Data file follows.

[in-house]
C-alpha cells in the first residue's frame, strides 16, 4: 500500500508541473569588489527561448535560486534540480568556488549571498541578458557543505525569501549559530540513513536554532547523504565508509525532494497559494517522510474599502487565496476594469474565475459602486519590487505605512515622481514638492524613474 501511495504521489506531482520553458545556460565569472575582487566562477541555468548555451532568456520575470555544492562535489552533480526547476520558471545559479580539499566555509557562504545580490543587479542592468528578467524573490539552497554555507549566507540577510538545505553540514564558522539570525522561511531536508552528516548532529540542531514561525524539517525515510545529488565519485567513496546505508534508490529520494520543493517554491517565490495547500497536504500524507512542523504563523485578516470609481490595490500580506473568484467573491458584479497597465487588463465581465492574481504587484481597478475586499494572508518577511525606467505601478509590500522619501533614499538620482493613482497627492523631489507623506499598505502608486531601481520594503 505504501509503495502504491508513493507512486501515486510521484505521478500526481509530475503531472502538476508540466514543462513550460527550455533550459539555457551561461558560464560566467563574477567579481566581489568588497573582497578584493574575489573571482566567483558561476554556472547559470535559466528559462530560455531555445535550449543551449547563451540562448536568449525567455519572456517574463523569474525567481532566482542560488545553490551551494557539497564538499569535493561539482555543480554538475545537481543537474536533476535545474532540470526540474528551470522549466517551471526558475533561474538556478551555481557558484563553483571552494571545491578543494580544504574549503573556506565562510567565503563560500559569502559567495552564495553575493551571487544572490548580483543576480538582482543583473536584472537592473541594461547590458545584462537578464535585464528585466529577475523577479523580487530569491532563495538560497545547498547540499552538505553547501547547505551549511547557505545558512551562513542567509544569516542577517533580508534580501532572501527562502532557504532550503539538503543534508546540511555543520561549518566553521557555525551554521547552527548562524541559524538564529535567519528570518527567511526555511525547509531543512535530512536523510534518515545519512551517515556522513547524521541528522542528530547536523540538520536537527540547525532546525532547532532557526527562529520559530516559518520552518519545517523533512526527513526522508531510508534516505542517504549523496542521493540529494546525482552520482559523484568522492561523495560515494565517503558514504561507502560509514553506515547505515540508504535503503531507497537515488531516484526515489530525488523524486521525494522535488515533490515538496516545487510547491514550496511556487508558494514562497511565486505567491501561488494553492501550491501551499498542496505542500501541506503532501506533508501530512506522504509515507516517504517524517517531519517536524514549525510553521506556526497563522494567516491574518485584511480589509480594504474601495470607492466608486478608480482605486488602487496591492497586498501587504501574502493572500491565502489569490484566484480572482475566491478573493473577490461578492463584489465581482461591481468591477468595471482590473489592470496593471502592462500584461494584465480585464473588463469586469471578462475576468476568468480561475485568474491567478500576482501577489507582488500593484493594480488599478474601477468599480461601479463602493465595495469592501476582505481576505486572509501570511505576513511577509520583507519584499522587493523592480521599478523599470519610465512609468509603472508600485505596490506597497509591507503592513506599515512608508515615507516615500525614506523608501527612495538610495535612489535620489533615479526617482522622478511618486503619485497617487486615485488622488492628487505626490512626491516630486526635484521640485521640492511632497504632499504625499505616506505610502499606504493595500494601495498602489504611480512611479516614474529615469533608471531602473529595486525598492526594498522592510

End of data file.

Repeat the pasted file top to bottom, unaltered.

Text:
[in-house]
C-alpha cells in the first residue's frame, strides 16, 4: 500500500508541473569588489527561448535560486534540480568556488549571498541578458557543505525569501549559530540513513536554532547523504565508509525532494497559494517522510474599502487565496476594469474565475459602486519590487505605512515622481514638492524613474 501511495504521489506531482520553458545556460565569472575582487566562477541555468548555451532568456520575470555544492562535489552533480526547476520558471545559479580539499566555509557562504545580490543587479542592468528578467524573490539552497554555507549566507540577510538545505553540514564558522539570525522561511531536508552528516548532529540542531514561525524539517525515510545529488565519485567513496546505508534508490529520494520543493517554491517565490495547500497536504500524507512542523504563523485578516470609481490595490500580506473568484467573491458584479497597465487588463465581465492574481504587484481597478475586499494572508518577511525606467505601478509590500522619501533614499538620482493613482497627492523631489507623506499598505502608486531601481520594503 505504501509503495502504491508513493507512486501515486510521484505521478500526481509530475503531472502538476508540466514543462513550460527550455533550459539555457551561461558560464560566467563574477567579481566581489568588497573582497578584493574575489573571482566567483558561476554556472547559470535559466528559462530560455531555445535550449543551449547563451540562448536568449525567455519572456517574463523569474525567481532566482542560488545553490551551494557539497564538499569535493561539482555543480554538475545537481543537474536533476535545474532540470526540474528551470522549466517551471526558475533561474538556478551555481557558484563553483571552494571545491578543494580544504574549503573556506565562510567565503563560500559569502559567495552564495553575493551571487544572490548580483543576480538582482543583473536584472537592473541594461547590458545584462537578464535585464528585466529577475523577479523580487530569491532563495538560497545547498547540499552538505553547501547547505551549511547557505545558512551562513542567509544569516542577517533580508534580501532572501527562502532557504532550503539538503543534508546540511555543520561549518566553521557555525551554521547552527548562524541559524538564529535567519528570518527567511526555511525547509531543512535530512536523510534518515545519512551517515556522513547524521541528522542528530547536523540538520536537527540547525532546525532547532532557526527562529520559530516559518520552518519545517523533512526527513526522508531510508534516505542517504549523496542521493540529494546525482552520482559523484568522492561523495560515494565517503558514504561507502560509514553506515547505515540508504535503503531507497537515488531516484526515489530525488523524486521525494522535488515533490515538496516545487510547491514550496511556487508558494514562497511565486505567491501561488494553492501550491501551499498542496505542500501541506503532501506533508501530512506522504509515507516517504517524517517531519517536524514549525510553521506556526497563522494567516491574518485584511480589509480594504474601495470607492466608486478608480482605486488602487496591492497586498501587504501574502493572500491565502489569490484566484480572482475566491478573493473577490461578492463584489465581482461591481468591477468595471482590473489592470496593471502592462500584461494584465480585464473588463469586469471578462475576468476568468480561475485568474491567478500576482501577489507582488500593484493594480488599478474601477468599480461601479463602493465595495469592501476582505481576505486572509501570511505576513511577509520583507519584499522587493523592480521599478523599470519610465512609468509603472508600485505596490506597497509591507503592513506599515512608508515615507516615500525614506523608501527612495538610495535612489535620489533615479526617482522622478511618486503619485497617487486615485488622488492628487505626490512626491516630486526635484521640485521640492511632497504632499504625499505616506505610502499606504493595500494601495498602489504611480512611479516614474529615469533608471531602473529595486525598492526594498522592510